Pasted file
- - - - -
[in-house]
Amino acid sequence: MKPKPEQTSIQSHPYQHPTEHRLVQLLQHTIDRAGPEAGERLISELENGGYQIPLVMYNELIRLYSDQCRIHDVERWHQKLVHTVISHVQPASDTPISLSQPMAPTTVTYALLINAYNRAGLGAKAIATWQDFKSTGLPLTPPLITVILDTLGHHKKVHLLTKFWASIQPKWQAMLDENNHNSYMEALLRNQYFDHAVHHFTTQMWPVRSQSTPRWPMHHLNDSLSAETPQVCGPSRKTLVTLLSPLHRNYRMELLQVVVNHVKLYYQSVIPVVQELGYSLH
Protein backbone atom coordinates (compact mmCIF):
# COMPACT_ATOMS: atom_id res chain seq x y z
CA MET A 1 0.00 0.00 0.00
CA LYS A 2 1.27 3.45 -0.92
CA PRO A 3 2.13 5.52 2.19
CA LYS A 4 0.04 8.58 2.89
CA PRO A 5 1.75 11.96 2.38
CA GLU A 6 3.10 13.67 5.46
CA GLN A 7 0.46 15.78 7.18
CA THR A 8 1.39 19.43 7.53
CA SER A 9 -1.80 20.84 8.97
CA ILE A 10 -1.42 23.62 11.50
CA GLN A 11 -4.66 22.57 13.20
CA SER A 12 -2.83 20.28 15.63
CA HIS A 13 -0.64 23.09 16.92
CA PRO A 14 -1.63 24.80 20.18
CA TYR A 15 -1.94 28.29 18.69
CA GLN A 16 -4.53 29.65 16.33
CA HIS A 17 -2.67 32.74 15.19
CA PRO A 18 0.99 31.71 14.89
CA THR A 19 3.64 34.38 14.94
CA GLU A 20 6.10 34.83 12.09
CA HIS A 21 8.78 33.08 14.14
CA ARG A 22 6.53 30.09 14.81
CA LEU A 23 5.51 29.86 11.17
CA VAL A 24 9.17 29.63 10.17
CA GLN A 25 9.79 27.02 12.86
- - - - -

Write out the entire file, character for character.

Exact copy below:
[in-house]
Amino acid sequence: MKPKPEQTSIQSHPYQHPTEHRLVQLLQHTIDRAGPEAGERLISELENGGYQIPLVMYNELIRLYSDQCRIHDVERWHQKLVHTVISHVQPASDTPISLSQPMAPTTVTYALLINAYNRAGLGAKAIATWQDFKSTGLPLTPPLITVILDTLGHHKKVHLLTKFWASIQPKWQAMLDENNHNSYMEALLRNQYFDHAVHHFTTQMWPVRSQSTPRWPMHHLNDSLSAETPQVCGPSRKTLVTLLSPLHRNYRMELLQVVVNHVKLYYQSVIPVVQELGYSLH
Protein backbone atom coordinates (compact mmCIF):
# COMPACT_ATOMS: atom_id res chain seq x y z
CA MET A 1 0.00 0.00 0.00
CA LYS A 2 1.27 3.45 -0.92
CA PRO A 3 2.13 5.52 2.19
CA LYS A 4 0.04 8.58 2.89
CA PRO A 5 1.75 11.96 2.38
CA GLU A 6 3.10 13.67 5.46
CA GLN A 7 0.46 15.78 7.18
CA THR A 8 1.39 19.43 7.53
CA SER A 9 -1.80 20.84 8.97
CA ILE A 10 -1.42 23.62 11.50
CA GLN A 11 -4.66 22.57 13.20
CA SER A 12 -2.83 20.28 15.63
CA HIS A 13 -0.64 23.09 16.92
CA PRO A 14 -1.63 24.80 20.18
CA TYR A 15 -1.94 28.29 18.69
CA GLN A 16 -4.53 29.65 16.33
CA HIS A 17 -2.67 32.74 15.19
CA PRO A 18 0.99 31.71 14.89
CA THR A 19 3.64 34.38 14.94
CA GLU A 20 6.10 34.83 12.09
CA HIS A 21 8.78 33.08 14.14
CA ARG A 22 6.53 30.09 14.81
CA LEU A 23 5.51 29.86 11.17
CA VAL A 24 9.17 29.63 10.17
CA GLN A 25 9.79 27.02 12.86